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Published on August 10th, 2011 | by DerbyLife


FiveOnFive Sneak Peek: Stretching

Enjoy this excerpt from an excellent article by Cruisin’ B. Anthony of Steel City Derby Demons!

Here’s a mind-blowing thought: What if we didn’t stretch before practice? Or ever? No, really, I’m serious. Would our injury rate skyrocket? Would we lose our flexibility and be tight little balls of muscle with no agility on the track? Would muscle soreness make us
miserable the next day?

The surprising answer is that probably none of those things would happen and we might get a few benefits: more strength and explosive power, maybe a little endurance boost, and maybe (just maybe) a little protection from certain joint injuries.

There are a few reasons this idea isn’t mainstream yet. Stretching is tradition, in tons of sports and not just derby; and we (by which I mean everyone from athletes to coaches to the scientists who study this stuff for a living) don’t fully understand how our muscles work – what makes them perform best and how to keep them from getting injured.

One thing that’s pretty clear is this: if you measure how high you can jump, then hold your leg muscles in a couple of “static” stretches, as they’re called, for a few minutes, then do the jump test again – your second jump will be weaker. Stretching seems to have a negative effect on both strength and explosive power. Endurance is a fishier area, but a study on runners showed that they had worse endurance after static stretching. That may be because each step is a tiny explosive movement.

This weakening effect of stretching can last for 30 minutes or more – some studies say a full hour – so you could be spending more than half your practice, or most of a bout, at a disadvantage. Rather than scrapping stretching, if that seems extreme, you could use it as a training tool: stretch so you can practice on weakened muscles, but skip the stretching on game day.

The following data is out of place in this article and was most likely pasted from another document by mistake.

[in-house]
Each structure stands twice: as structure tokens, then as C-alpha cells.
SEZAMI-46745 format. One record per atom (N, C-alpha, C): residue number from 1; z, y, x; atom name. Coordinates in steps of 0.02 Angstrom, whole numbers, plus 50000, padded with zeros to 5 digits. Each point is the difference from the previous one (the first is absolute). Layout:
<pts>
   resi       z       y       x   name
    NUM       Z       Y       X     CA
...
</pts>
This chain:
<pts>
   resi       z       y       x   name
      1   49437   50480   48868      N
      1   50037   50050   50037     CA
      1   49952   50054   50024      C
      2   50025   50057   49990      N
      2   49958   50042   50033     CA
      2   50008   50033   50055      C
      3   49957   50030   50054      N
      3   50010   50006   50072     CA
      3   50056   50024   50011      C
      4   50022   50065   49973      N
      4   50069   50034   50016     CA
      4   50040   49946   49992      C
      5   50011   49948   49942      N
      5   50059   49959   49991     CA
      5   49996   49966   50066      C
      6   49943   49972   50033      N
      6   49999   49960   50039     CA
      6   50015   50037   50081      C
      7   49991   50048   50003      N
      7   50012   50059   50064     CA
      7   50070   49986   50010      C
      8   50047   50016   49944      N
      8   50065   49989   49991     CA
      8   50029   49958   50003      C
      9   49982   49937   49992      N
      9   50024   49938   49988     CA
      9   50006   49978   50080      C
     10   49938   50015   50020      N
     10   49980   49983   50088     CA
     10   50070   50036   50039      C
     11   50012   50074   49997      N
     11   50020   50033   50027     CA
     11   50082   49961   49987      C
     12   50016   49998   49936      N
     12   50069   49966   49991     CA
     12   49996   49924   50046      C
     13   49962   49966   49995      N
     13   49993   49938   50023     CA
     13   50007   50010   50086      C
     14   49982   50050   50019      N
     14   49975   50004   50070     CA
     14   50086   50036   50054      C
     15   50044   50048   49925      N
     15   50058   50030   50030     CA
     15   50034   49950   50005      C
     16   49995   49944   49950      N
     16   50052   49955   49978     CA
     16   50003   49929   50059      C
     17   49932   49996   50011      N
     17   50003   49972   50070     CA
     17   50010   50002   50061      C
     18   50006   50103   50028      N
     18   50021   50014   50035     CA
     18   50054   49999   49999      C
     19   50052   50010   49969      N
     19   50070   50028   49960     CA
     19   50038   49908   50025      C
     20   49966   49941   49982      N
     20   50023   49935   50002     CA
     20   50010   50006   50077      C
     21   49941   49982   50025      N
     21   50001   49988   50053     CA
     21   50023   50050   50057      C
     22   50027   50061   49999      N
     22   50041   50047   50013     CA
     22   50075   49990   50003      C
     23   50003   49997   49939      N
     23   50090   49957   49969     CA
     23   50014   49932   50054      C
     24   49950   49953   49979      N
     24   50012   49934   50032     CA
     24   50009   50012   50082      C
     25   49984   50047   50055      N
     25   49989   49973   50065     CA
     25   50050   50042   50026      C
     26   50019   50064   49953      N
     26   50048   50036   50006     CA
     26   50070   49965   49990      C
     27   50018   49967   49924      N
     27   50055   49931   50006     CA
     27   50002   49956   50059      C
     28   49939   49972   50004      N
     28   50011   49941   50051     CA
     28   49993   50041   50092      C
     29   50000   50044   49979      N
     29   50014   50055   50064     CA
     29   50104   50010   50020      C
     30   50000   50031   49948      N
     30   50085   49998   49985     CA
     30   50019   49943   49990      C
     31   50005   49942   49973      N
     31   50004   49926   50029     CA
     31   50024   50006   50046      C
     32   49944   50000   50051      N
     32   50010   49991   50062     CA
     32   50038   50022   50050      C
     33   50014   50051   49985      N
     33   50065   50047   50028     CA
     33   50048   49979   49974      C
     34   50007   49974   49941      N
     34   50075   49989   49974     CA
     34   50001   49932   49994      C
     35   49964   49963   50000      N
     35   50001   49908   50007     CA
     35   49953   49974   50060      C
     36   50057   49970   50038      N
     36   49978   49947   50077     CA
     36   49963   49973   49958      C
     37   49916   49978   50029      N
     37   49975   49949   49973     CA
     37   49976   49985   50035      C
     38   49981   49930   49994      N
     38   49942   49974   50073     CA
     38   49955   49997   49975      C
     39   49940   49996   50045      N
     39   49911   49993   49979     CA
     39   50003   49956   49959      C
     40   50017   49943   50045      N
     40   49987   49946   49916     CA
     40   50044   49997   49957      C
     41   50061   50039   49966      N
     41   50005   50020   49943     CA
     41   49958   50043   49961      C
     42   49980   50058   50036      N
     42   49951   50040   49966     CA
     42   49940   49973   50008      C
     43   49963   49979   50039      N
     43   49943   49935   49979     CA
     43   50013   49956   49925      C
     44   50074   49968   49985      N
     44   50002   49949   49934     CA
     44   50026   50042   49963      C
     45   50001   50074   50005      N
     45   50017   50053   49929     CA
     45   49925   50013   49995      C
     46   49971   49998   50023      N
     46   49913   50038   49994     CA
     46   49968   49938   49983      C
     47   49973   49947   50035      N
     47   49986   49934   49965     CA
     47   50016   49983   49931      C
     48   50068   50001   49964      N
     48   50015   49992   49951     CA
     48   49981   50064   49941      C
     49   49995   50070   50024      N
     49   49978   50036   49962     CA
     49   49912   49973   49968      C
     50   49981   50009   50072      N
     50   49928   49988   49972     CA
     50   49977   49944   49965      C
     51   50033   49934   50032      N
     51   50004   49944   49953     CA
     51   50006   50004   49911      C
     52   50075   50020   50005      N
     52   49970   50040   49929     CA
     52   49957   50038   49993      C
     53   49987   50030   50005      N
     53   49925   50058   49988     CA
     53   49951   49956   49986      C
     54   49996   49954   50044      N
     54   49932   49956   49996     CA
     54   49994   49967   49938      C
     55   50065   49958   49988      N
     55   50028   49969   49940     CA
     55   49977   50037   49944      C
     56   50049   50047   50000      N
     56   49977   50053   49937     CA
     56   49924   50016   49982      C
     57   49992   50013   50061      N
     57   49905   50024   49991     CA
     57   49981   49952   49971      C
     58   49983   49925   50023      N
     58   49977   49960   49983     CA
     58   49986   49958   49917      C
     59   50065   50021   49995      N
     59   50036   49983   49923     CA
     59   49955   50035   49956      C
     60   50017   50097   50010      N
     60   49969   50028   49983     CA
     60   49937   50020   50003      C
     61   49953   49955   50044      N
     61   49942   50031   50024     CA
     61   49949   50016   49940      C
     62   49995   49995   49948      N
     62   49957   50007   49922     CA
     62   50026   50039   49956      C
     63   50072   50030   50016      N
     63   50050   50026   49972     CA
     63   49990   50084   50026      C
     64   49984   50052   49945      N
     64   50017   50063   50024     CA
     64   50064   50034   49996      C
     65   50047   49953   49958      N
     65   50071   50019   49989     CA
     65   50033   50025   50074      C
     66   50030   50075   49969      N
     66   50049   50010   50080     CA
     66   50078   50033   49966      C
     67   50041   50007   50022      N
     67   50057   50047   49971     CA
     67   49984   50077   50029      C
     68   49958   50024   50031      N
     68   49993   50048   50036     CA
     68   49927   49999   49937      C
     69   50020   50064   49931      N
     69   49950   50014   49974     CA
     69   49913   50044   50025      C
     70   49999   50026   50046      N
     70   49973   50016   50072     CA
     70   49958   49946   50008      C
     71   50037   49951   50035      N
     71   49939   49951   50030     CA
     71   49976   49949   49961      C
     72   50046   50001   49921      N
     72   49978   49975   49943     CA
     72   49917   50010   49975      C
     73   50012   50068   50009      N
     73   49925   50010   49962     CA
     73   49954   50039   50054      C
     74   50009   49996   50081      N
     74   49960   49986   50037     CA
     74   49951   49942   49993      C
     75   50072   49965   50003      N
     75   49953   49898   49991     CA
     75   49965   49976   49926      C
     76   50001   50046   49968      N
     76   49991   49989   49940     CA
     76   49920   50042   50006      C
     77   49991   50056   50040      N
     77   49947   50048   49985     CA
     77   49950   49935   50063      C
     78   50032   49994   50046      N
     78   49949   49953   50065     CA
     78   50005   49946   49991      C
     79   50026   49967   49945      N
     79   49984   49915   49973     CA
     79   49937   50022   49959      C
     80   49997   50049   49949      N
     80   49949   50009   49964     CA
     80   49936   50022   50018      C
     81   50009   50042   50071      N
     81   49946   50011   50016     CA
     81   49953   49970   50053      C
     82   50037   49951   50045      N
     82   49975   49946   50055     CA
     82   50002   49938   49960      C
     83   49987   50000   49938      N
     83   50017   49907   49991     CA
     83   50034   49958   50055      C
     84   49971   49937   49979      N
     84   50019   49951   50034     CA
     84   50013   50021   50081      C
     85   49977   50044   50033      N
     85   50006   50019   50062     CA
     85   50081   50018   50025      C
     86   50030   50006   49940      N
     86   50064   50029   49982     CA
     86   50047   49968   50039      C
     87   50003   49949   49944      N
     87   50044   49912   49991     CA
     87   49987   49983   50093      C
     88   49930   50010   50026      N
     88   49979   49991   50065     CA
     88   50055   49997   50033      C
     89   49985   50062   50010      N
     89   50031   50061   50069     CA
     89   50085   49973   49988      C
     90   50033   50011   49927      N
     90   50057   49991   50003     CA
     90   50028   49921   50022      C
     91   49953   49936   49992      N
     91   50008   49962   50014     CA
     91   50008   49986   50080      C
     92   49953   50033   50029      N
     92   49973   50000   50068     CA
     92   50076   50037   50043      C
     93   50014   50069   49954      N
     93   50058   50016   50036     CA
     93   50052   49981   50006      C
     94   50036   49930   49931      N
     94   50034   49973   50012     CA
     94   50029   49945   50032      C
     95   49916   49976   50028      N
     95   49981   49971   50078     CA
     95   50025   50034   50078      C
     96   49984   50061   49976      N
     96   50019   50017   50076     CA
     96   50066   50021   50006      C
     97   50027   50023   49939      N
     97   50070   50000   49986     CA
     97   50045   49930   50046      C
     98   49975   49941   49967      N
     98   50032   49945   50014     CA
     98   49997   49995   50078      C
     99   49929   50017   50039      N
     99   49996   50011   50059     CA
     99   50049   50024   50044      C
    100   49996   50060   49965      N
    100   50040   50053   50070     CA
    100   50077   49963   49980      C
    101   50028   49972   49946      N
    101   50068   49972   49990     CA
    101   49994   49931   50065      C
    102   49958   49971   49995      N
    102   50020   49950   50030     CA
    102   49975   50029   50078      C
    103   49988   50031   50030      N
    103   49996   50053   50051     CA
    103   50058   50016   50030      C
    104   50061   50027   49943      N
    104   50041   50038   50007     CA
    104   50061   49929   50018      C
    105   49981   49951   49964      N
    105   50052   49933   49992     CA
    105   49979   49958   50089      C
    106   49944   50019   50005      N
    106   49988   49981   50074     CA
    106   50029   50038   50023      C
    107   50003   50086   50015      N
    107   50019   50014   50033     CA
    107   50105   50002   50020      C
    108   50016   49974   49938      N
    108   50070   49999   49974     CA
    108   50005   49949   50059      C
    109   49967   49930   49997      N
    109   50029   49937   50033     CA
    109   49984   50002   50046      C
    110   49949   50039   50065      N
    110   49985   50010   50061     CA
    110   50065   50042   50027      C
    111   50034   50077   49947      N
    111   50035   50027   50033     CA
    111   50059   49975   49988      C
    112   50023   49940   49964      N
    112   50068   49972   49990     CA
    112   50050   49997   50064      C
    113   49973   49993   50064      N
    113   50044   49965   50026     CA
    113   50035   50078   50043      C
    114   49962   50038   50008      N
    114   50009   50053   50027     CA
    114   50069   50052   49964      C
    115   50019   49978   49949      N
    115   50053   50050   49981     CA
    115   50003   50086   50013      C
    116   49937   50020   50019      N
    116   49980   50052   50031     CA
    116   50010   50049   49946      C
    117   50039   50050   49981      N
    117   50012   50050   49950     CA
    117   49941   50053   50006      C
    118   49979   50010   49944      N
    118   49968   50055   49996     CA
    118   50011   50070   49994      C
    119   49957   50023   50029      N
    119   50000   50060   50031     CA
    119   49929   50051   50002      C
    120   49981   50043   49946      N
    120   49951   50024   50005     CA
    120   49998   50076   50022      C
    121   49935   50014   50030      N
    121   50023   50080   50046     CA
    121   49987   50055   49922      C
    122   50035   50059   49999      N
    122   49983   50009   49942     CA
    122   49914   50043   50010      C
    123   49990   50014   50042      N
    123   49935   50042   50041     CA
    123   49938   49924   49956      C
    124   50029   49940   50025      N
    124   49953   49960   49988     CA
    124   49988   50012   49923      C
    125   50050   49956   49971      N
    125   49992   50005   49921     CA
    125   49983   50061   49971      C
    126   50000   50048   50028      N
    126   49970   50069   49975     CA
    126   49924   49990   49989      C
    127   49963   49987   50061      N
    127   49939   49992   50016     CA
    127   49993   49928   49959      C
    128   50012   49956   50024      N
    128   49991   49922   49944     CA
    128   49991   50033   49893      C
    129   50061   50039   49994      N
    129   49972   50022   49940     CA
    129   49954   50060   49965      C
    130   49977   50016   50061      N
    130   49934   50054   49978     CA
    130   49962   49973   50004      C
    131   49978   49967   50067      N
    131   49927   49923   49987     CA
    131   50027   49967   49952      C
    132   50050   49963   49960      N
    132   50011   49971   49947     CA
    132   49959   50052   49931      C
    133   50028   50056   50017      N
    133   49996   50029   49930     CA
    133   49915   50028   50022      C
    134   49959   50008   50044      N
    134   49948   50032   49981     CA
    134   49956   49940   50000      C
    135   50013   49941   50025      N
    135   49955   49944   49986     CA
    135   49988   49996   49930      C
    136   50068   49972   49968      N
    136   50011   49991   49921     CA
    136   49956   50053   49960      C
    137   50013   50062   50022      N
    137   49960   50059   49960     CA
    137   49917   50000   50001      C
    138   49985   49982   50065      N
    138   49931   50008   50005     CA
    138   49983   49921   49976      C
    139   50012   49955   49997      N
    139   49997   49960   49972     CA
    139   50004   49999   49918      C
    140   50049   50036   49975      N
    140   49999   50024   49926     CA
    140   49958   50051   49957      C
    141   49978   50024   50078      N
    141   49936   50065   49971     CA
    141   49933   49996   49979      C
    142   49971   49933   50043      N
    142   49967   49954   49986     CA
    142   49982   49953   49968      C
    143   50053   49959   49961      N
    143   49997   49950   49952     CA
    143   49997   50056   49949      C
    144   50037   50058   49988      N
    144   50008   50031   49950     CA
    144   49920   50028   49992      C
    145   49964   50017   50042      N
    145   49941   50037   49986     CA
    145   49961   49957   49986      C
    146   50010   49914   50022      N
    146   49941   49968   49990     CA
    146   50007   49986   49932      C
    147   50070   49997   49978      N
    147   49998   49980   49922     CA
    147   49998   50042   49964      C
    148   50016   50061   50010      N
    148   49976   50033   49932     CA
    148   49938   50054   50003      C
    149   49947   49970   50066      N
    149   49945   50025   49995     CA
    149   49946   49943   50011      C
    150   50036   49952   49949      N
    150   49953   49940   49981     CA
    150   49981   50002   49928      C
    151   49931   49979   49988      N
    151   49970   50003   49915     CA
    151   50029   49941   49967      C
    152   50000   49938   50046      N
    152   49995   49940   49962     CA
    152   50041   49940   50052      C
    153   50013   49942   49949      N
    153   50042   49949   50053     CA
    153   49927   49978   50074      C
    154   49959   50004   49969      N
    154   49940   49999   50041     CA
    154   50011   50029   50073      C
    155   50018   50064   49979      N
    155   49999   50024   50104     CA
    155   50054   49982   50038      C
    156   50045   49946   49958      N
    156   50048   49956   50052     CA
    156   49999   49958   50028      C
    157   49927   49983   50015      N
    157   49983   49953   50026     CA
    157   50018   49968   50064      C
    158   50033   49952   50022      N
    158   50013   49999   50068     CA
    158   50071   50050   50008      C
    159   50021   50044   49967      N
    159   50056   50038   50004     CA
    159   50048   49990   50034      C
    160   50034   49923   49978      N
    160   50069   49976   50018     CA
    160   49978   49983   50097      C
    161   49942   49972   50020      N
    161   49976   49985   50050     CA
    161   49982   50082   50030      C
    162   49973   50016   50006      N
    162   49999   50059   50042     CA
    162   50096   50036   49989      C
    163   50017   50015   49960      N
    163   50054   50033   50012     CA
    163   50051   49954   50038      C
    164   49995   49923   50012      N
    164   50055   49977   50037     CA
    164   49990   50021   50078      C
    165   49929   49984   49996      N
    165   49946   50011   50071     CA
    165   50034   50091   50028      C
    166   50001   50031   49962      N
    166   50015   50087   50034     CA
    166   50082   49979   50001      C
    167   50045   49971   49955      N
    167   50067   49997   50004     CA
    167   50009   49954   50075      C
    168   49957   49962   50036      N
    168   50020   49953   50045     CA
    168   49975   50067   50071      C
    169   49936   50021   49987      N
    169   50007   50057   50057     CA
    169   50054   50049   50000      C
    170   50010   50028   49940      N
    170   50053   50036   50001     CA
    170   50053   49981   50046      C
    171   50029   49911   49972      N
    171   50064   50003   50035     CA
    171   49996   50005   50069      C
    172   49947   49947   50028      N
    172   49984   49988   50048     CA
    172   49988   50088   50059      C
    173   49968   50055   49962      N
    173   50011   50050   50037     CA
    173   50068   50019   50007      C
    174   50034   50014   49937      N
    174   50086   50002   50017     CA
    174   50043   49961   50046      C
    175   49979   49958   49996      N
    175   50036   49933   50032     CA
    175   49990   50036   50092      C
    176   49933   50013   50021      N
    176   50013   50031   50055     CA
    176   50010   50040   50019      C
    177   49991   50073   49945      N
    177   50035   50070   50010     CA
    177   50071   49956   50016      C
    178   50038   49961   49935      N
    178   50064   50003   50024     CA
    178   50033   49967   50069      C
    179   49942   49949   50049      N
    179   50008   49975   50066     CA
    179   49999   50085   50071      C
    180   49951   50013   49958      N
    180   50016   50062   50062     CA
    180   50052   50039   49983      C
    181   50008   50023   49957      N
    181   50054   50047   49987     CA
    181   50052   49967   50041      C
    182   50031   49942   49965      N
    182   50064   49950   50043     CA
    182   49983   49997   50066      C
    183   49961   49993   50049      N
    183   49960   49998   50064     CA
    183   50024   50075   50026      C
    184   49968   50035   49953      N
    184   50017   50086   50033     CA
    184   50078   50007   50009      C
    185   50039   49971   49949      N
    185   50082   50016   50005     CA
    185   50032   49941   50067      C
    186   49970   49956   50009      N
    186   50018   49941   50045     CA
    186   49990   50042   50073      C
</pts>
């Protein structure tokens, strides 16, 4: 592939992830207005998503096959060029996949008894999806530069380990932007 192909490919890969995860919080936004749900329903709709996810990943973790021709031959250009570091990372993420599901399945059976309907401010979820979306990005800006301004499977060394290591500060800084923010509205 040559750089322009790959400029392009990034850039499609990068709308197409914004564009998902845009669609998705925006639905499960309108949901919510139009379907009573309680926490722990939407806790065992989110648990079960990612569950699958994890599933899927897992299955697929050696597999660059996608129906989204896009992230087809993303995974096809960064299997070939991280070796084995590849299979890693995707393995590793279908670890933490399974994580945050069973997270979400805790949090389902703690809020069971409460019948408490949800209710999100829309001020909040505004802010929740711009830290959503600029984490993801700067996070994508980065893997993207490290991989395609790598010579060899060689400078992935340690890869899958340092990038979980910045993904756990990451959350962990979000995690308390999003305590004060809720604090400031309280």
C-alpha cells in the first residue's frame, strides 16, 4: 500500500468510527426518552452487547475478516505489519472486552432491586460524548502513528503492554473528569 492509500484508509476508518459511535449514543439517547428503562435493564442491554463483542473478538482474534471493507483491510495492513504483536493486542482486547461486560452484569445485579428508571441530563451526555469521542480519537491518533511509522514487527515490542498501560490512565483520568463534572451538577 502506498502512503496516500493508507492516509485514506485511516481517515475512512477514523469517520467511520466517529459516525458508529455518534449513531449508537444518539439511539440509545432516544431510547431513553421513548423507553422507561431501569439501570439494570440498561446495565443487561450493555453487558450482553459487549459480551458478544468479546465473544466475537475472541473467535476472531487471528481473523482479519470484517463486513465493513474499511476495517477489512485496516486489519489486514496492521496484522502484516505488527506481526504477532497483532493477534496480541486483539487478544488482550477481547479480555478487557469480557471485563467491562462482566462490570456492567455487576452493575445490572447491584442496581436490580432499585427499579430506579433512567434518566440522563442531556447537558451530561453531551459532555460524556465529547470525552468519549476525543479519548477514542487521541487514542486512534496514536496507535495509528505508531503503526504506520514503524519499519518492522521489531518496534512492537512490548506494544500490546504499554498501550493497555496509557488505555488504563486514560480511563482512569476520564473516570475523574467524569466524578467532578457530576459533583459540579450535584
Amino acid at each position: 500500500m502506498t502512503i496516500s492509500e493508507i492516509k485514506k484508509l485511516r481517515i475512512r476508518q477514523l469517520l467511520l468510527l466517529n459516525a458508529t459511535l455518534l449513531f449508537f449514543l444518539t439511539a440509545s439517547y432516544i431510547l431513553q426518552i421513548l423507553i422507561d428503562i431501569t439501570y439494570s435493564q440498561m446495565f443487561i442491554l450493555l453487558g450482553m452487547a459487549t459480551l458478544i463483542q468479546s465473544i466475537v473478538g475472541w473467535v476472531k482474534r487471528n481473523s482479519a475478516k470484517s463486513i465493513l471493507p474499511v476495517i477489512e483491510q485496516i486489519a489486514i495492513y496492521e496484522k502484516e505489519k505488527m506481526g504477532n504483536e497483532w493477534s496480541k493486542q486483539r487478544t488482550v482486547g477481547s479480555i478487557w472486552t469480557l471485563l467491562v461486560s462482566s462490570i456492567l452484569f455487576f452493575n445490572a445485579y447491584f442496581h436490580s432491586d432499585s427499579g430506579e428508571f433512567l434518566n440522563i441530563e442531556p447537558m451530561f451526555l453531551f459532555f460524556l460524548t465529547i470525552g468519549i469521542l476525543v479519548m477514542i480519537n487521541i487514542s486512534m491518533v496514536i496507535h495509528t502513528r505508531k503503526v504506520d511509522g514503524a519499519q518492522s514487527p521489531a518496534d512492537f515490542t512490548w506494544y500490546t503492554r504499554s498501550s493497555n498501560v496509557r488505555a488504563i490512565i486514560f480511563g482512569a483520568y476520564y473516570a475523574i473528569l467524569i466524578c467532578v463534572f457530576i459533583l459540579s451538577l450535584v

The trouble with interpreting the results of stretching studies (and I waded through a huge pile of them for you, dear readers) is that they’re not done on roller derby players in the context of practices or games. They’re not even usually about team sports, but more often joggers, military recruits going through boot camp, or the ever-popular isolation studies: “Stretch this one muscle; now do this one test; OK, you’re done, go home.”

This means we have to be cautious about applying the findings to real life. Consider this your warning label: stretch, or don’t stretch, at your own risk. Use the info in this article to inform your decision, but don’t prohibit your team from stretching and tell them Cruisin’ made you do it!

Read the rest of this article, and so much more in Issue 12 of FiveOnFive. Subscribe or order now!

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